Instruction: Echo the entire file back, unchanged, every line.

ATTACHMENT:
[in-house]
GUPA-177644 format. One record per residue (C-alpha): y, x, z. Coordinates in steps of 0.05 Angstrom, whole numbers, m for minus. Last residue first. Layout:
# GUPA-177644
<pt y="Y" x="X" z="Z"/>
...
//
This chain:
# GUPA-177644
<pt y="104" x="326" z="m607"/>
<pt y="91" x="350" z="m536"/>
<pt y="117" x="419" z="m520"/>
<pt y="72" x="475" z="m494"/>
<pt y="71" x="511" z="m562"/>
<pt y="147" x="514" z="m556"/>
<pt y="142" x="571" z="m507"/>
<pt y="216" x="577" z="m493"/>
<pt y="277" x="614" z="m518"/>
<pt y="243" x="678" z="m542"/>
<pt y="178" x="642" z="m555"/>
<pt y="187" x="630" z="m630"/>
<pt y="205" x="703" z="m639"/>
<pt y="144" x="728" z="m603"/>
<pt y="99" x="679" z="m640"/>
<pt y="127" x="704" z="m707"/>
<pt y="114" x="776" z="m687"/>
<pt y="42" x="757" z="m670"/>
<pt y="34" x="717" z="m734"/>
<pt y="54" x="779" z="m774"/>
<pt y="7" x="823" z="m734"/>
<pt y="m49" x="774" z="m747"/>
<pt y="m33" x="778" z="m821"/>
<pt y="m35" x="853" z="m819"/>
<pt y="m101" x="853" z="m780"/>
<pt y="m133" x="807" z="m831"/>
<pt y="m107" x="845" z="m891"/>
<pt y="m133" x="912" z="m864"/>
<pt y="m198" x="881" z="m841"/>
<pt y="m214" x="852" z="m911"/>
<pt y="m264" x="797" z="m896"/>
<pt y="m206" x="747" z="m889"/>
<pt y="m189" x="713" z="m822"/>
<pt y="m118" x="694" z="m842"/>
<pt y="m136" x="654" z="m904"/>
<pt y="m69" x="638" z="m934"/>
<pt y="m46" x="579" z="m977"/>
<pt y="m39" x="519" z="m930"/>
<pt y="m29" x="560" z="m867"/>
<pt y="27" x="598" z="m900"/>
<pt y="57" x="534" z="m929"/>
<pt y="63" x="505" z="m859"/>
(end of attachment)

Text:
[in-house]
GUPA-177644 format. One record per residue (C-alpha): y, x, z. Coordinates in steps of 0.05 Angstrom, whole numbers, m for minus. Last residue first. Layout:
# GUPA-177644
<pt y="Y" x="X" z="Z"/>
...
//
This chain:
# GUPA-177644
<pt y="104" x="326" z="m607"/>
<pt y="91" x="350" z="m536"/>
<pt y="117" x="419" z="m520"/>
<pt y="72" x="475" z="m494"/>
<pt y="71" x="511" z="m562"/>
<pt y="147" x="514" z="m556"/>
<pt y="142" x="571" z="m507"/>
<pt y="216" x="577" z="m493"/>
<pt y="277" x="614" z="m518"/>
<pt y="243" x="678" z="m542"/>
<pt y="178" x="642" z="m555"/>
<pt y="187" x="630" z="m630"/>
<pt y="205" x="703" z="m639"/>
<pt y="144" x="728" z="m603"/>
<pt y="99" x="679" z="m640"/>
<pt y="127" x="704" z="m707"/>
<pt y="114" x="776" z="m687"/>
<pt y="42" x="757" z="m670"/>
<pt y="34" x="717" z="m734"/>
<pt y="54" x="779" z="m774"/>
<pt y="7" x="823" z="m734"/>
<pt y="m49" x="774" z="m747"/>
<pt y="m33" x="778" z="m821"/>
<pt y="m35" x="853" z="m819"/>
<pt y="m101" x="853" z="m780"/>
<pt y="m133" x="807" z="m831"/>
<pt y="m107" x="845" z="m891"/>
<pt y="m133" x="912" z="m864"/>
<pt y="m198" x="881" z="m841"/>
<pt y="m214" x="852" z="m911"/>
<pt y="m264" x="797" z="m896"/>
<pt y="m206" x="747" z="m889"/>
<pt y="m189" x="713" z="m822"/>
<pt y="m118" x="694" z="m842"/>
<pt y="m136" x="654" z="m904"/>
<pt y="m69" x="638" z="m934"/>
<pt y="m46" x="579" z="m977"/>
<pt y="m39" x="519" z="m930"/>
<pt y="m29" x="560" z="m867"/>
<pt y="27" x="598" z="m900"/>
<pt y="57" x="534" z="m929"/>
<pt y="63" x="505" z="m859"/>